We used to measure the economy in terms of GNP, which is the amount of income produced by U.S. citizens. But now we measure it by GDP, the income that is actually produced in America. The distinction becomes important, says Stiglitz, when an increasing proportion of the country is owned abroad. “If you were to look at America Inc. as a company, it’s like owning a company and you own a smaller and smaller fraction of it. So the fraction of America Inc. owned by Americans is diminishing,” says Stiglitz.

That means that when the economy recovers, there will be less wealth left in the country to reinvest in it. But then returning to the original question–Why is the American yard sale not setting off alarms?–Stiglitz explains that the alternative is even worse. “There isn’t an outcry,” he says, “because the focus right now is the weakness of the American economy, and anything to keep our economy going is welcome.” That’s why no one really objected to Citibank’s becoming a Middle Eastern–financed bank, because it’s better than Citi’s becoming a dead bank. “But clearly we’re worse off as a country,” he says.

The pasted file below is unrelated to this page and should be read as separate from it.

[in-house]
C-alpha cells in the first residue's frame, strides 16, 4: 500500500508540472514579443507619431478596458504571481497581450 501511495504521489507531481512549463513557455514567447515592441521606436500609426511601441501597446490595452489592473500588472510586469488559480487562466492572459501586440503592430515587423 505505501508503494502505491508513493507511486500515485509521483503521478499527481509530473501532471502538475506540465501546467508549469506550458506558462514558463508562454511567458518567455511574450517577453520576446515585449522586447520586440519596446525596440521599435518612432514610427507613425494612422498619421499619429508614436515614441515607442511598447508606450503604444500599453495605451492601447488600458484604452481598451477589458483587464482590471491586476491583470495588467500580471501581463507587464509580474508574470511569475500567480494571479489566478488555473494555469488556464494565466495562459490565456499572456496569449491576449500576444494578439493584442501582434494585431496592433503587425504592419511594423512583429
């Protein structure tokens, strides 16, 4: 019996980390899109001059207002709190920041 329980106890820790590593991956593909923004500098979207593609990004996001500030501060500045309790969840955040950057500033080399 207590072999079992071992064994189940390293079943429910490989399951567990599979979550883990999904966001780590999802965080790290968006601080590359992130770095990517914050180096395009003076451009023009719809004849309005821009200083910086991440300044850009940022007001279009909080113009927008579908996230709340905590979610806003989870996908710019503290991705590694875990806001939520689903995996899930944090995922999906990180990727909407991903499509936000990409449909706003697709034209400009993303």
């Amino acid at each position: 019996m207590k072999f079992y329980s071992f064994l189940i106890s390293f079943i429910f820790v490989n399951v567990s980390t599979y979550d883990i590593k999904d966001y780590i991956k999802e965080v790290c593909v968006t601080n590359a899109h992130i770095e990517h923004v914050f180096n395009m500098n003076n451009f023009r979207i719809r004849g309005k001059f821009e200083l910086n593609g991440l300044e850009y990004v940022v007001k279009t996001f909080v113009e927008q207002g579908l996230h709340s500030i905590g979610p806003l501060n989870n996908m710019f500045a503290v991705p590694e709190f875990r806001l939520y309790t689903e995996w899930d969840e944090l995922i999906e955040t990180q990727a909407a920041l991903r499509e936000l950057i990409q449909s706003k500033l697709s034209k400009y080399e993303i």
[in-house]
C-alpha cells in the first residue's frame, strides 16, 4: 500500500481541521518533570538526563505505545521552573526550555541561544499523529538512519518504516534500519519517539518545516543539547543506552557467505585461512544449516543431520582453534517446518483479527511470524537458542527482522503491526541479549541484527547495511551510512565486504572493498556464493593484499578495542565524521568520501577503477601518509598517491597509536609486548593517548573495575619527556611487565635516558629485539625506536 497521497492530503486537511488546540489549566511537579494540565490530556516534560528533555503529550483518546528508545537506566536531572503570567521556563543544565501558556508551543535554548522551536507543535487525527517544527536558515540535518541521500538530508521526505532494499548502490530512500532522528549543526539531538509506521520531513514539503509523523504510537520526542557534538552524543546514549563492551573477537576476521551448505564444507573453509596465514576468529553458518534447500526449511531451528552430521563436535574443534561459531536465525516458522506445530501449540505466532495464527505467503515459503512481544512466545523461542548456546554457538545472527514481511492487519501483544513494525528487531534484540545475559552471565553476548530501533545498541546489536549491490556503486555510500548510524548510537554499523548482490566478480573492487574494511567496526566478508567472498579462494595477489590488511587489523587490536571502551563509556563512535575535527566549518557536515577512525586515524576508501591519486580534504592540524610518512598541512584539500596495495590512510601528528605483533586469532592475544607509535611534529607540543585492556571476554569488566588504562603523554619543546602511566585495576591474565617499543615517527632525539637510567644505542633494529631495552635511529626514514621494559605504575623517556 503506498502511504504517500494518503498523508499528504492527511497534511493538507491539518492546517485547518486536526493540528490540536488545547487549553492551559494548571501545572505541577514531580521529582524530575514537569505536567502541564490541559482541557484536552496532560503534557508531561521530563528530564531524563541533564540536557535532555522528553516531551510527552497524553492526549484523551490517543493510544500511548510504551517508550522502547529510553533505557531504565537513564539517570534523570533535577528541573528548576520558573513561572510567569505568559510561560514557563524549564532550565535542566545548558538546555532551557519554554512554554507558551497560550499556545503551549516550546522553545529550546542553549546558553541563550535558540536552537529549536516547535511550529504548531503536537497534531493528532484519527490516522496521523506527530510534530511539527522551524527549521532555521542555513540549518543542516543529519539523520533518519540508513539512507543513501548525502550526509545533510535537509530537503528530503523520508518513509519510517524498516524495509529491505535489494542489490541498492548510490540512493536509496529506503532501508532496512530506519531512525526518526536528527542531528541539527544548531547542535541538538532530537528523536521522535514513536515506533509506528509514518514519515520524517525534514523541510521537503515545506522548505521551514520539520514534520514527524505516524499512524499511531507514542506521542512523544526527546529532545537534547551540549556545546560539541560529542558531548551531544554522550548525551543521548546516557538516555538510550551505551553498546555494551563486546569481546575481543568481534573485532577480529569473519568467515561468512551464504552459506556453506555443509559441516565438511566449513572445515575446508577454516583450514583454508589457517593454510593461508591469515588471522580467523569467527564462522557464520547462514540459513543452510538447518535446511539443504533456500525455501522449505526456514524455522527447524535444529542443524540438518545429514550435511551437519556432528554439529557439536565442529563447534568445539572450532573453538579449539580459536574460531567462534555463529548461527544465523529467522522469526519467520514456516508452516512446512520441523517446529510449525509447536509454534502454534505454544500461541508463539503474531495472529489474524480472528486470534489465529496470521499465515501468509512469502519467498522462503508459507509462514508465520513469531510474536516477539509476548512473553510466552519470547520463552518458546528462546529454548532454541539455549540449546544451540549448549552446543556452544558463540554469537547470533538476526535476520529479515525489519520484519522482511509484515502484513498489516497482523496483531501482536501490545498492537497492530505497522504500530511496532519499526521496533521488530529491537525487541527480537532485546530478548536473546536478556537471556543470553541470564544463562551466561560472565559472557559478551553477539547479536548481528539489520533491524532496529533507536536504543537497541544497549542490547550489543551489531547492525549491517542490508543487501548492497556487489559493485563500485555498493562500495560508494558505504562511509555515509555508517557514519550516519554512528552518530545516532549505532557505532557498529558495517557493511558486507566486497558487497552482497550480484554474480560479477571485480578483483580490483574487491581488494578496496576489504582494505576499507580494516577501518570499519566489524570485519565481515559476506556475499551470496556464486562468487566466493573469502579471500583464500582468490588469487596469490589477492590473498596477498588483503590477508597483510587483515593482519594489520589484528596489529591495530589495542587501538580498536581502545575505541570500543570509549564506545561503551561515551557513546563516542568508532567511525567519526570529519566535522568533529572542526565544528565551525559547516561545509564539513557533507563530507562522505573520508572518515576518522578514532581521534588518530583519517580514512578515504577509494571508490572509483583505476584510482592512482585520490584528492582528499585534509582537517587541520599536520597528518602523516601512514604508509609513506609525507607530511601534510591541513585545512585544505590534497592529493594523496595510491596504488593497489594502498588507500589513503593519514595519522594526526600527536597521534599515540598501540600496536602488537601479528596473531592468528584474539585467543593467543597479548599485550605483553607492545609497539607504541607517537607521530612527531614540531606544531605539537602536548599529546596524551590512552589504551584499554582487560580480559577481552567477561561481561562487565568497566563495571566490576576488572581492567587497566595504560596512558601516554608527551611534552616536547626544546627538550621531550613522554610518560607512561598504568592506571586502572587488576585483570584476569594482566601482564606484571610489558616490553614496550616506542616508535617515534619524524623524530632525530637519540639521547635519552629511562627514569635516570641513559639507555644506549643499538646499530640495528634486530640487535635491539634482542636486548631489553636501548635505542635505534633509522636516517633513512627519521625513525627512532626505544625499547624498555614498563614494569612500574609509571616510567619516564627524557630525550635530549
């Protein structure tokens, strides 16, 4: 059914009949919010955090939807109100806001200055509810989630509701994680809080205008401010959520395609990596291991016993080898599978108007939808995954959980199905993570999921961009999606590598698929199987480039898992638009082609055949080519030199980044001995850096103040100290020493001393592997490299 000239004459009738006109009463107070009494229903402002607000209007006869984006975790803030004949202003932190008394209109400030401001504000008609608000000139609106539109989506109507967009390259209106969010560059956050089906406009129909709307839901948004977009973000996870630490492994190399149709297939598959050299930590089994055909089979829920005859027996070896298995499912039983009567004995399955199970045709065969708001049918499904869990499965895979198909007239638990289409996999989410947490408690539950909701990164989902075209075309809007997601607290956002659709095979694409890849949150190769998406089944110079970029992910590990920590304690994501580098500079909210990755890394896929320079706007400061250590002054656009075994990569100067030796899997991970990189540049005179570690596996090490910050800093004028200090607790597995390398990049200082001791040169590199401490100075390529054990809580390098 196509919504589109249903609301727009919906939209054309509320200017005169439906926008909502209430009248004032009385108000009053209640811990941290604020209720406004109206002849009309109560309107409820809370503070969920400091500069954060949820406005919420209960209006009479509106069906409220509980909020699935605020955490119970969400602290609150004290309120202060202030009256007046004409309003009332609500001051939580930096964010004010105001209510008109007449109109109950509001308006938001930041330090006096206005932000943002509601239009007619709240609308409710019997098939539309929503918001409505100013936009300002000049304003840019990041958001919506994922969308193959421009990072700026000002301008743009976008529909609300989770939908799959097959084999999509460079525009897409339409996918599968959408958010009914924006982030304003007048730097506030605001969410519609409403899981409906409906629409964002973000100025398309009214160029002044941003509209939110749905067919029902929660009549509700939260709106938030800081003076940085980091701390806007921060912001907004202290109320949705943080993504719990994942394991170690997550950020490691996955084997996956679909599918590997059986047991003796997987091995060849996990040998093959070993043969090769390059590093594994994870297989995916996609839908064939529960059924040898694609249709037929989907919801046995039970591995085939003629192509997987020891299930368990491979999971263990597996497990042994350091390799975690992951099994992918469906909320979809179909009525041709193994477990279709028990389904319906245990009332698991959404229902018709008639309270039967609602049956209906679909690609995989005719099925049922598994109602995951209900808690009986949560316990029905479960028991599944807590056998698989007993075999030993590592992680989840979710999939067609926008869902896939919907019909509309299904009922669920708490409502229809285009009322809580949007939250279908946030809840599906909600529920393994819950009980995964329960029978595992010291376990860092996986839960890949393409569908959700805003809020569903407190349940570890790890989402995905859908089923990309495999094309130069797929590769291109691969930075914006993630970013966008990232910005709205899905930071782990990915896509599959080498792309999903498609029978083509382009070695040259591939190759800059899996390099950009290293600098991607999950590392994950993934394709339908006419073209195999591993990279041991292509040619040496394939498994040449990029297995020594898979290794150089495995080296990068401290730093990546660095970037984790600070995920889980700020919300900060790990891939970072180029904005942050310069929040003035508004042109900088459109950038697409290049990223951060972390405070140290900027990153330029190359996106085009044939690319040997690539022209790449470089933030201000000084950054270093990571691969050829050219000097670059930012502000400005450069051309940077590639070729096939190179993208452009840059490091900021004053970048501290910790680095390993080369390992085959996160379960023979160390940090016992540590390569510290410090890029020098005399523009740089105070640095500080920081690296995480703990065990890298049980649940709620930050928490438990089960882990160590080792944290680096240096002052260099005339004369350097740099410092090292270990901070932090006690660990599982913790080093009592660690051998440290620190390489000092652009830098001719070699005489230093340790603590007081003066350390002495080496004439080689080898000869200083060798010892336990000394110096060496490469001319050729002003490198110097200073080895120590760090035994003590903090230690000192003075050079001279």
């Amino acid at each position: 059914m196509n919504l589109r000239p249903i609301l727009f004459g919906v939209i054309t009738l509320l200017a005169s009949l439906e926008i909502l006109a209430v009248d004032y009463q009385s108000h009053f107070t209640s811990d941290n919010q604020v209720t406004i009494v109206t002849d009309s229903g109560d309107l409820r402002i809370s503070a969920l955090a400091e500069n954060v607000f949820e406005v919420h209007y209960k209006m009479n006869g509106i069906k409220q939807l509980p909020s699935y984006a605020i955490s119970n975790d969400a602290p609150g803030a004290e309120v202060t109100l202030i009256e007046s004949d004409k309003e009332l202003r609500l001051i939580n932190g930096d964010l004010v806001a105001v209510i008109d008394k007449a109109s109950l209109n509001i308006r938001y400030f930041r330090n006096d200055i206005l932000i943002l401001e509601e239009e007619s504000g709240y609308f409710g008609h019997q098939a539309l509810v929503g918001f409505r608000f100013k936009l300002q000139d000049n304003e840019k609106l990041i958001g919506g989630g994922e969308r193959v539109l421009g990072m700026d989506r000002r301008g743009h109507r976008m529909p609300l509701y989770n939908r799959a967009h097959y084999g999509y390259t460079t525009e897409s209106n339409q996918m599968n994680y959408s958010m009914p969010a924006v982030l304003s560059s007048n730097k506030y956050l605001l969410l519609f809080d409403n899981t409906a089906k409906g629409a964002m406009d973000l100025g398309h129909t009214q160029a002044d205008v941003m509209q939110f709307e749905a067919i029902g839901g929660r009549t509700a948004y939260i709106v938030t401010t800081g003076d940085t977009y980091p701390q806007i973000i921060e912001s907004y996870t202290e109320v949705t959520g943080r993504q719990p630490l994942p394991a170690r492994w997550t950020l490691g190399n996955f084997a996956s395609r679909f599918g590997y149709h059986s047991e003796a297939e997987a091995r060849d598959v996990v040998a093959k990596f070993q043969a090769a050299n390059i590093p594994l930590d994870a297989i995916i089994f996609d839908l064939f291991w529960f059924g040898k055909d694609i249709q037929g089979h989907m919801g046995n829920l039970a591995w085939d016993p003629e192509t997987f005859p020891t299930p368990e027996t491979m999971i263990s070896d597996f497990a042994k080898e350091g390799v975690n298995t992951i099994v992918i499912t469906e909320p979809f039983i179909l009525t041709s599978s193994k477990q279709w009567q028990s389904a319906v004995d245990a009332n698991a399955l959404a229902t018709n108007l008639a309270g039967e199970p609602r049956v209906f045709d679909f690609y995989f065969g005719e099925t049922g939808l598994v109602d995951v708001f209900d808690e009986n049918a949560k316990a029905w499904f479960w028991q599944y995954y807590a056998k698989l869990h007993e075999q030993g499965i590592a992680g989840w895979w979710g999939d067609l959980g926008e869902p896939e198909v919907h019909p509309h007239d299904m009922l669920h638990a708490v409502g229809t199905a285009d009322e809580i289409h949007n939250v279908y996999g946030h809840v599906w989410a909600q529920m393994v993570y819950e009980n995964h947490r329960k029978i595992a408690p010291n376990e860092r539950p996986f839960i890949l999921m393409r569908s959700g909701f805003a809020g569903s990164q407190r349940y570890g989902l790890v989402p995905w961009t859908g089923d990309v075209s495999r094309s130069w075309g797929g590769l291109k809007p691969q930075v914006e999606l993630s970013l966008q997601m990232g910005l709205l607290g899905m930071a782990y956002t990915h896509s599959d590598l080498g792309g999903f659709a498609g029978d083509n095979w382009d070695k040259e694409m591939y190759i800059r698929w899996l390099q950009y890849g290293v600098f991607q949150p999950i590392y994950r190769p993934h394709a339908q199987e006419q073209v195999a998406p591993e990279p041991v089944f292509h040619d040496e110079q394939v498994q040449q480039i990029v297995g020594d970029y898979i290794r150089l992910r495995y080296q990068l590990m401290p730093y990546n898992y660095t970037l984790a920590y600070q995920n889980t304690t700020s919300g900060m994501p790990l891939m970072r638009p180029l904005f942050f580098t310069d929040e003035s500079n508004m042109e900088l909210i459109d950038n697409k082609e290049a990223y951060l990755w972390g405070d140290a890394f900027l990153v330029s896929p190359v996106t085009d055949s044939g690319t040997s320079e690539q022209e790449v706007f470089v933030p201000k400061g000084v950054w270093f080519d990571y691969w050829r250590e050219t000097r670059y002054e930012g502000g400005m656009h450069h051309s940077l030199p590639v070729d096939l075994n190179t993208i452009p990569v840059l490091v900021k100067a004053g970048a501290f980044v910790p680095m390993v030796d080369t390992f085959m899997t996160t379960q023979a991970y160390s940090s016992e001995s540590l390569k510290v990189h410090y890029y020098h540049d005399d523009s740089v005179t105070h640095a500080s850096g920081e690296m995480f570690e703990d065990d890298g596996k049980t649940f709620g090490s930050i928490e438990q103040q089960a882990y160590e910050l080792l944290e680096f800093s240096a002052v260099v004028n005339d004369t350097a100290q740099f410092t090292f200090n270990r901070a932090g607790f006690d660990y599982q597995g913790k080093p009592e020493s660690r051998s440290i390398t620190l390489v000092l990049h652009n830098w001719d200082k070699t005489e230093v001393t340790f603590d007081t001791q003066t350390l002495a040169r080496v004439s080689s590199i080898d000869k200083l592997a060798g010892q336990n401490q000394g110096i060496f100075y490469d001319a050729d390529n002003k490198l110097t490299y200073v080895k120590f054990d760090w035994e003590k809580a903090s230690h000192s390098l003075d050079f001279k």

When the dust settles on the current downturn, the U.S. economy will probably regain its dealmaking swagger. But unlike the Japanese experience in the 1980s, the current trend of foreign buyouts won’t be unwound. Yet the only way for the U.S. to avoid becoming a second-rate economy is to make the investments necessary to stay ahead in knowledge and innovation. Will we do it? There are a whole bunch of rich foreigners who have just bet their future on it.